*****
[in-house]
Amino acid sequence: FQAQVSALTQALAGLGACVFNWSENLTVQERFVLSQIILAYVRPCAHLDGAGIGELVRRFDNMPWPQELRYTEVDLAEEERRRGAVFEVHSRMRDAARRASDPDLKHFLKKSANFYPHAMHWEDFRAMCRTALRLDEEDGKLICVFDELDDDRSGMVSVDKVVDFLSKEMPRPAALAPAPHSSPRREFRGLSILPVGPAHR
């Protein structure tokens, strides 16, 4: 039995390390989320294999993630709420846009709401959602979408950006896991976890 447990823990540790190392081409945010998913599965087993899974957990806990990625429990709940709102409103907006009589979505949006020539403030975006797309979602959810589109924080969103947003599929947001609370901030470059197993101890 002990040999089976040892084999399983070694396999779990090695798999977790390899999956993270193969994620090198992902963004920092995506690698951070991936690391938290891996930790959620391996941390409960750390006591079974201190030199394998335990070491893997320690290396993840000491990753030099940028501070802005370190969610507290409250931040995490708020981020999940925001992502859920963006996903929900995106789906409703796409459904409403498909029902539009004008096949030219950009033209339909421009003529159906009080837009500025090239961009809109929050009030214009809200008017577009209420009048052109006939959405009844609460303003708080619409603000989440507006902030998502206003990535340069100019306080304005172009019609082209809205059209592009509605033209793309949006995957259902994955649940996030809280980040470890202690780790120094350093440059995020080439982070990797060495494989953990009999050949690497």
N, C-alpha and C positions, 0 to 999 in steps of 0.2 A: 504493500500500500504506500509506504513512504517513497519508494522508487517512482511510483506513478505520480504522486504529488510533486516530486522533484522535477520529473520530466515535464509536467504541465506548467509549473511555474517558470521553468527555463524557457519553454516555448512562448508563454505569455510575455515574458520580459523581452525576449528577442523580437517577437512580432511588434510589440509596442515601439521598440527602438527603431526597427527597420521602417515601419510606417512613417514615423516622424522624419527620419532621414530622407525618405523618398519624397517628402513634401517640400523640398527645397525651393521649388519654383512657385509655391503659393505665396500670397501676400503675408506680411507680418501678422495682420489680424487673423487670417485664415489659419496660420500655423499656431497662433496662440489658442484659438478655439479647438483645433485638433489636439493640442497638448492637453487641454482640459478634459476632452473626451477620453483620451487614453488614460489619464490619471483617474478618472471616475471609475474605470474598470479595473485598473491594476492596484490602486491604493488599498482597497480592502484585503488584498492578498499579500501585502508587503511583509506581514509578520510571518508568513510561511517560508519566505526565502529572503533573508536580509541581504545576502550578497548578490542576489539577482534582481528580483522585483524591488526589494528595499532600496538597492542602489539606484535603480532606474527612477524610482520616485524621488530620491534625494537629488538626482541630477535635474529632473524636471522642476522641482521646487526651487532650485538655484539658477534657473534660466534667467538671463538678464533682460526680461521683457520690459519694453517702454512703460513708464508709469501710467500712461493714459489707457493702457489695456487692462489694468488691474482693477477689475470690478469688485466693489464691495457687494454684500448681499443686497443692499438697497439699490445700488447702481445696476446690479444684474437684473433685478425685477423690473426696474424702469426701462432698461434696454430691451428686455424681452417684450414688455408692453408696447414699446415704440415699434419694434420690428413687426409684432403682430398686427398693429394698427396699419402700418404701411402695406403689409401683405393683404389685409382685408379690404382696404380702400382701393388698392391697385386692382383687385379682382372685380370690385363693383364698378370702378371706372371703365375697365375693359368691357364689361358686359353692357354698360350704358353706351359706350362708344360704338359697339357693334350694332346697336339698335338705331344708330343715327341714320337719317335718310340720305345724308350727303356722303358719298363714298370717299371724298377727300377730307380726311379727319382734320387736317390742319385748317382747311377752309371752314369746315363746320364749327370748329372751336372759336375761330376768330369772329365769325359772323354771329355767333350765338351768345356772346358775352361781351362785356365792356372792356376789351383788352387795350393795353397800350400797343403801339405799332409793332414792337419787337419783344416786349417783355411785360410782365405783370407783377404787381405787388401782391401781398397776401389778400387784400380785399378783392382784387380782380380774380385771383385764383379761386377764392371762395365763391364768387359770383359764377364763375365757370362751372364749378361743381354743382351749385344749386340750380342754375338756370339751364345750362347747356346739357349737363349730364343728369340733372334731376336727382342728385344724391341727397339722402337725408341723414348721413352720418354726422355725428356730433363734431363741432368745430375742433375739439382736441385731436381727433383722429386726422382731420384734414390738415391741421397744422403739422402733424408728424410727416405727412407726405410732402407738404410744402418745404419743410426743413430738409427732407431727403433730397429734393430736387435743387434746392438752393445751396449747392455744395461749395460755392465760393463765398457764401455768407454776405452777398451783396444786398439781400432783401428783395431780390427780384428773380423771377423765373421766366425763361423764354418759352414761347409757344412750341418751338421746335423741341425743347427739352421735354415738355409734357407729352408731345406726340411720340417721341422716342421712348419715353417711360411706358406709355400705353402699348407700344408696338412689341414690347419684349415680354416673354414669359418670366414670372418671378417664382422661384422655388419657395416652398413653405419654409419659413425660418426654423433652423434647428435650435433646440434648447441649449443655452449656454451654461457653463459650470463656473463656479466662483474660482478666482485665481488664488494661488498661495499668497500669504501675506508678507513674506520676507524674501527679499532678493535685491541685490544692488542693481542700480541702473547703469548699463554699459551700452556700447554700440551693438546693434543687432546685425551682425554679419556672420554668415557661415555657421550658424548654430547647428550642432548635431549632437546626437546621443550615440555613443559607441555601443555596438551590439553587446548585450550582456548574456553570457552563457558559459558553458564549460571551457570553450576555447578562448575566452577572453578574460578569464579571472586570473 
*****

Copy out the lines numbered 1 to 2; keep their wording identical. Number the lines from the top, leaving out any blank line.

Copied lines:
[in-house]
Amino acid sequence: FQAQVSALTQALAGLGACVFNWSENLTVQERFVLSQIILAYVRPCAHLDGAGIGELVRRFDNMPWPQELRYTEVDLAEEERRRGAVFEVHSRMRDAARRASDPDLKHFLKKSANFYPHAMHWEDFRAMCRTALRLDEEDGKLICVFDELDDDRSGMVSVDKVVDFLSKEMPRPAALAPAPHSSPRREFRGLSILPVGPAHR